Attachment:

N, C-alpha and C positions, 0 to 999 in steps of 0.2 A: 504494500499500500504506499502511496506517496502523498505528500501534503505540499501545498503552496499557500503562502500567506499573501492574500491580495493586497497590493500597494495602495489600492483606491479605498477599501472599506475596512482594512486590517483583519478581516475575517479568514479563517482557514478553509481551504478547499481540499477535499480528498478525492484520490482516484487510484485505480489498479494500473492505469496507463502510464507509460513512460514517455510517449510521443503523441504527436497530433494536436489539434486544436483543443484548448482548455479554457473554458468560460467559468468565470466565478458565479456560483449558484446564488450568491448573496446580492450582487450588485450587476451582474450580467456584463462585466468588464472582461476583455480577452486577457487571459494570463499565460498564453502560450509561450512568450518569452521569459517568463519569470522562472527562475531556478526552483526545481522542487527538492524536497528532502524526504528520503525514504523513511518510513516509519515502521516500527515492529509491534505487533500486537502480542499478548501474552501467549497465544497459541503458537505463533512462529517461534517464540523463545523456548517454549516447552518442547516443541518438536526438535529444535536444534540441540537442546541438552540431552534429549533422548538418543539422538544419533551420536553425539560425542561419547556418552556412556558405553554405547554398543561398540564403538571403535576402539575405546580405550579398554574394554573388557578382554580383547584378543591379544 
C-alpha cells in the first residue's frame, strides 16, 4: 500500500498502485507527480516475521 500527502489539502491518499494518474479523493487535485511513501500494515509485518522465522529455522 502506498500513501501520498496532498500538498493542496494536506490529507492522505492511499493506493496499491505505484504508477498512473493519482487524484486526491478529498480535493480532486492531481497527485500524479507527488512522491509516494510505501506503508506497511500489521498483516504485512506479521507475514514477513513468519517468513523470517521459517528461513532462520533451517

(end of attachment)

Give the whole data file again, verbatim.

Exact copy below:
N, C-alpha and C positions, 0 to 999 in steps of 0.2 A: 504494500499500500504506499502511496506517496502523498505528500501534503505540499501545498503552496499557500503562502500567506499573501492574500491580495493586497497590493500597494495602495489600492483606491479605498477599501472599506475596512482594512486590517483583519478581516475575517479568514479563517482557514478553509481551504478547499481540499477535499480528498478525492484520490482516484487510484485505480489498479494500473492505469496507463502510464507509460513512460514517455510517449510521443503523441504527436497530433494536436489539434486544436483543443484548448482548455479554457473554458468560460467559468468565470466565478458565479456560483449558484446564488450568491448573496446580492450582487450588485450587476451582474450580467456584463462585466468588464472582461476583455480577452486577457487571459494570463499565460498564453502560450509561450512568450518569452521569459517568463519569470522562472527562475531556478526552483526545481522542487527538492524536497528532502524526504528520503525514504523513511518510513516509519515502521516500527515492529509491534505487533500486537502480542499478548501474552501467549497465544497459541503458537505463533512462529517461534517464540523463545523456548517454549516447552518442547516443541518438536526438535529444535536444534540441540537442546541438552540431552534429549533422548538418543539422538544419533551420536553425539560425542561419547556418552556412556558405553554405547554398543561398540564403538571403535576402539575405546580405550579398554574394554573388557578382554580383547584378543591379544 
C-alpha cells in the first residue's frame, strides 16, 4: 500500500498502485507527480516475521 500527502489539502491518499494518474479523493487535485511513501500494515509485518522465522529455522 502506498500513501501520498496532498500538498493542496494536506490529507492522505492511499493506493496499491505505484504508477498512473493519482487524484486526491478529498480535493480532486492531481497527485500524479507527488512522491509516494510505501506503508506497511500489521498483516504485512506479521507475514514477513513468519517468513523470517521459517528461513532462520533451517